The Welsh Apollo Butterfly

Old records of butterfly sightings revealed the possibility of a previously unknown butterfly species living in the barren moorlands of the upper Ystwyth valley. Unlike the Arran Brown, another species that defies satisfactory explanation, there are no examples to be found in the cabinets housing Victorian butterfly collections. It was said to closely resemble the Apollo butterfly, familiar to those who are familiar with Alpine species. It differs in two respects. The hind wings have a greenish sheen caused by the mottling of that colour on the underside, while more remarkably, the red spot on those wings has been said to resemble a Welsh dragon shape. In this respect the Welsh Apollo mimics the Welsh flag. Coincidence?

Now a conservation group, Parnassius yswythii – Diogelu Rhywogaeth Ucheldir (PYDRU), Parnassius yswythii – Protect Highland Species claim to know of a small colony of the butterfly. These stamps form part of an awareness campaign to help preserve and enlarge this colony. They hope to be able eventually have a specimen available for scientific study and have Parnassius yswythii identified as a species in its own right, and add it to the British list.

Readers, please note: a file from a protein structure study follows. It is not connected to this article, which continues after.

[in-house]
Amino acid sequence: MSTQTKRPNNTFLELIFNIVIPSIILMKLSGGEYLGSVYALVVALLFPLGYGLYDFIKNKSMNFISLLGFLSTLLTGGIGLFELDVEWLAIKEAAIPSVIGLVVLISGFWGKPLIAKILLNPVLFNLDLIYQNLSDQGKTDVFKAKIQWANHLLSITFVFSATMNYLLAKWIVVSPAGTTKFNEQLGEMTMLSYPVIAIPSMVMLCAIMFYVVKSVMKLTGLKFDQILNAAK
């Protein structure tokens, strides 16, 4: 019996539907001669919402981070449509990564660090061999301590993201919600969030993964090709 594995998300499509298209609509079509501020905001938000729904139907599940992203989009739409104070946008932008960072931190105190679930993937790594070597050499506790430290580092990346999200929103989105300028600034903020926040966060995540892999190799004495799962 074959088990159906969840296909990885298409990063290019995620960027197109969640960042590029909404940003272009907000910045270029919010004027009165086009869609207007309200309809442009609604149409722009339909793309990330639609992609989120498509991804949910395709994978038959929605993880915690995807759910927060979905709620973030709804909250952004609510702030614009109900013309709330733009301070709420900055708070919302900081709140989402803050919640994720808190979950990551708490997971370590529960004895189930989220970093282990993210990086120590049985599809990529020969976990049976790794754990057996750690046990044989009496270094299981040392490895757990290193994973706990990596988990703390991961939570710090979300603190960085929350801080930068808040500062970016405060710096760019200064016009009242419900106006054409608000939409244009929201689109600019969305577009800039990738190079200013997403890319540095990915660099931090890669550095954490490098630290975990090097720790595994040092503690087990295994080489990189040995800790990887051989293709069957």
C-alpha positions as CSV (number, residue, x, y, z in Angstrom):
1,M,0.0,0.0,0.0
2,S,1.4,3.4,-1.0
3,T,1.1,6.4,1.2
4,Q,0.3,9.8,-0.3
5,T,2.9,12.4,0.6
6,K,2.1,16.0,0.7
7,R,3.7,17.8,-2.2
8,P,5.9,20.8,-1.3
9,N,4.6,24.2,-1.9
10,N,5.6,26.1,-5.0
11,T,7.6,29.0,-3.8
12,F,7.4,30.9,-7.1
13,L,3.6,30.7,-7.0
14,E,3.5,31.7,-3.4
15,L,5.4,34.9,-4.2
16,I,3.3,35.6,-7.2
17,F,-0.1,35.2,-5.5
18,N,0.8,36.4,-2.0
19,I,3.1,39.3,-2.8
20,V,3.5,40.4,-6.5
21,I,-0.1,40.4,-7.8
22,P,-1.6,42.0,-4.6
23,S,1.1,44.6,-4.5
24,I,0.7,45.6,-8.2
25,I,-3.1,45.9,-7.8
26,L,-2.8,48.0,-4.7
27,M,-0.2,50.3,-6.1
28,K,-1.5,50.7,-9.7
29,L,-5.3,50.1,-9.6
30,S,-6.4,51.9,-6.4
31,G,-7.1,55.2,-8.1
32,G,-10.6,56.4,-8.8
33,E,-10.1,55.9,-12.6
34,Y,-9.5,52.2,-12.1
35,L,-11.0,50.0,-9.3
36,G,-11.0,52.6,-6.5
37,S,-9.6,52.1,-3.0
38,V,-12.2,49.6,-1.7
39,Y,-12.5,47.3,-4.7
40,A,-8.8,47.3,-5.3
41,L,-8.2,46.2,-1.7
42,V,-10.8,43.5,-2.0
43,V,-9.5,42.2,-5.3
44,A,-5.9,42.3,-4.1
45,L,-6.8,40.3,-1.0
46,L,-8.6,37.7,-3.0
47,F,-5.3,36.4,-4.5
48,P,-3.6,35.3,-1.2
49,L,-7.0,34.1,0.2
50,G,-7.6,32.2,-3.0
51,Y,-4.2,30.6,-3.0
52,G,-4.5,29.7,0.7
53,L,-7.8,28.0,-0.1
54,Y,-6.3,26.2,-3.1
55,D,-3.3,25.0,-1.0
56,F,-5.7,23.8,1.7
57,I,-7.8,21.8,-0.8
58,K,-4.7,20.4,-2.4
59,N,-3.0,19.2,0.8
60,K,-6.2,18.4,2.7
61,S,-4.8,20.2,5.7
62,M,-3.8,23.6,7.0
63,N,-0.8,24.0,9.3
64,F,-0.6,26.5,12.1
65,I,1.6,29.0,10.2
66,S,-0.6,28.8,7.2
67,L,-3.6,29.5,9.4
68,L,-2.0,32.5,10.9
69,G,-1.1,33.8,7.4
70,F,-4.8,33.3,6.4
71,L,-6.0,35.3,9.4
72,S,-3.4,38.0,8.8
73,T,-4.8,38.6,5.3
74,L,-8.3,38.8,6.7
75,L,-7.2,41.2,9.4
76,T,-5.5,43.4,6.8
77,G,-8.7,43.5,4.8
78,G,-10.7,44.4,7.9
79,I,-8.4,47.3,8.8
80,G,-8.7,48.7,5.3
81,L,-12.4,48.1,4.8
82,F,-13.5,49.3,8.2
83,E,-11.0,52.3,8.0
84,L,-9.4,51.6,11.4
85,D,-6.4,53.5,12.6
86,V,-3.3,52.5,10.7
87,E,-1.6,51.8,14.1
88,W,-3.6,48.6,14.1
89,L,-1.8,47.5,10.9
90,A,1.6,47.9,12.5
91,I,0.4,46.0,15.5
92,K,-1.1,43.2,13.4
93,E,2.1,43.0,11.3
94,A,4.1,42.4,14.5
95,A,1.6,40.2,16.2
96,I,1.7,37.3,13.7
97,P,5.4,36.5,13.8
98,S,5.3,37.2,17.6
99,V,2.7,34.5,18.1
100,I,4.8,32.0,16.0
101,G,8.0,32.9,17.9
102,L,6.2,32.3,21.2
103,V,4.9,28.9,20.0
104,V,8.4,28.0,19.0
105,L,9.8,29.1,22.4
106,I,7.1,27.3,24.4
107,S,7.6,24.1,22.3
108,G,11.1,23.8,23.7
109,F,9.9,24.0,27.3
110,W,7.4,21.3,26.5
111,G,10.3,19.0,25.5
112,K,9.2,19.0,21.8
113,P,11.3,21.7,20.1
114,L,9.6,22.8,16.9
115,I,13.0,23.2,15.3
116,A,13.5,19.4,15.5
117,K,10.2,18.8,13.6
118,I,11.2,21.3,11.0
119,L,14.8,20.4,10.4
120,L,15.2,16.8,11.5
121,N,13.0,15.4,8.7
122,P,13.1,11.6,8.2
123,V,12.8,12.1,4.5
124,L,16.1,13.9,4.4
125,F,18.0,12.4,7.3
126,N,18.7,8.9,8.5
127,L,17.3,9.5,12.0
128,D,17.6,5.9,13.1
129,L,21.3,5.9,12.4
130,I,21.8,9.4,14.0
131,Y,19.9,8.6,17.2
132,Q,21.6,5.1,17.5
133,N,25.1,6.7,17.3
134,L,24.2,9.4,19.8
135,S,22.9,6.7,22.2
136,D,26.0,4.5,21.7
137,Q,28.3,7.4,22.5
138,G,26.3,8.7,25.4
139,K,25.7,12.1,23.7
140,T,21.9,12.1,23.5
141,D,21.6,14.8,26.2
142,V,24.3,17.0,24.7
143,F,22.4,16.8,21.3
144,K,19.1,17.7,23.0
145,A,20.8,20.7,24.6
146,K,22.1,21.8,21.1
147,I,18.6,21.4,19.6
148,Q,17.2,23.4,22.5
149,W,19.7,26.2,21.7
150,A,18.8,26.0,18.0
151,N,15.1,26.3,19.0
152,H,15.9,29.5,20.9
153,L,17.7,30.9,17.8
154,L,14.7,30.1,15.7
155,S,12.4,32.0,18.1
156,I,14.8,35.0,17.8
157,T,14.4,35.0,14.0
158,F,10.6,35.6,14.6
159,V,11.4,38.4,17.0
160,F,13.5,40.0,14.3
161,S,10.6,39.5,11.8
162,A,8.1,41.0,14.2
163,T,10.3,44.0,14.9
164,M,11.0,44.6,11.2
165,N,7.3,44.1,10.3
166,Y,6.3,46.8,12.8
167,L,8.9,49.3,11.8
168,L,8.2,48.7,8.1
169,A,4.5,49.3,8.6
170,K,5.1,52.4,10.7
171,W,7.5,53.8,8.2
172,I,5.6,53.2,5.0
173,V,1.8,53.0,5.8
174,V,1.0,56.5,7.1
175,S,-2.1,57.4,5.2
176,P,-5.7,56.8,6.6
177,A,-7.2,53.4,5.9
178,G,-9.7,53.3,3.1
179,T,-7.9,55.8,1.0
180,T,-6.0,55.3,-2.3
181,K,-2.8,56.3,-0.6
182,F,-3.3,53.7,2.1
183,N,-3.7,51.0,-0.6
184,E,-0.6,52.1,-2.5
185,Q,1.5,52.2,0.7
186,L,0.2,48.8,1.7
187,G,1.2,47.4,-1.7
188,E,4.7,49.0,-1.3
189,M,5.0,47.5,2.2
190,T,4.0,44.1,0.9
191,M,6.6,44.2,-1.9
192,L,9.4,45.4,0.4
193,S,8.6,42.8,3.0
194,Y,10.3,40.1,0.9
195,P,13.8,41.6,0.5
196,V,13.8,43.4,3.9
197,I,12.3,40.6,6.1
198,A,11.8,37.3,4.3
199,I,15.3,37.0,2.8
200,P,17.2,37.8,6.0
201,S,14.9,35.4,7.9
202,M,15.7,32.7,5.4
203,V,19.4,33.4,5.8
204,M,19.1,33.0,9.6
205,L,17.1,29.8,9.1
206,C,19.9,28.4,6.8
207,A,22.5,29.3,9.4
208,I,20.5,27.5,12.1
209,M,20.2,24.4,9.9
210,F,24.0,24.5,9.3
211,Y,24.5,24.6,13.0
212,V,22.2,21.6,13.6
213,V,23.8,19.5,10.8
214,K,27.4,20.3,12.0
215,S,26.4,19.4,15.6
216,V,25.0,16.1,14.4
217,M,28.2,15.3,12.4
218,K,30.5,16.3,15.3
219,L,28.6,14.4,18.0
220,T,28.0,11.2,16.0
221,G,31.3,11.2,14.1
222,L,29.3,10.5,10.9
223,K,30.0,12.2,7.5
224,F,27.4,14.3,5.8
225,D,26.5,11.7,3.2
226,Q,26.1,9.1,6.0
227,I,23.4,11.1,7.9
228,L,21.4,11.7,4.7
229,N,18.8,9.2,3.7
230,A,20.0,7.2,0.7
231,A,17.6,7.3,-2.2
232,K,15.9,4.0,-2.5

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Welsh Apollo Butterfly

SK NumberTypeDescription
392307Welsh Apollo and its larval food plant
393308Welsh Apollo feeding on a thistle
394309Welsh Apollo and map of Wales
395310Welsh Apollo and its habitat

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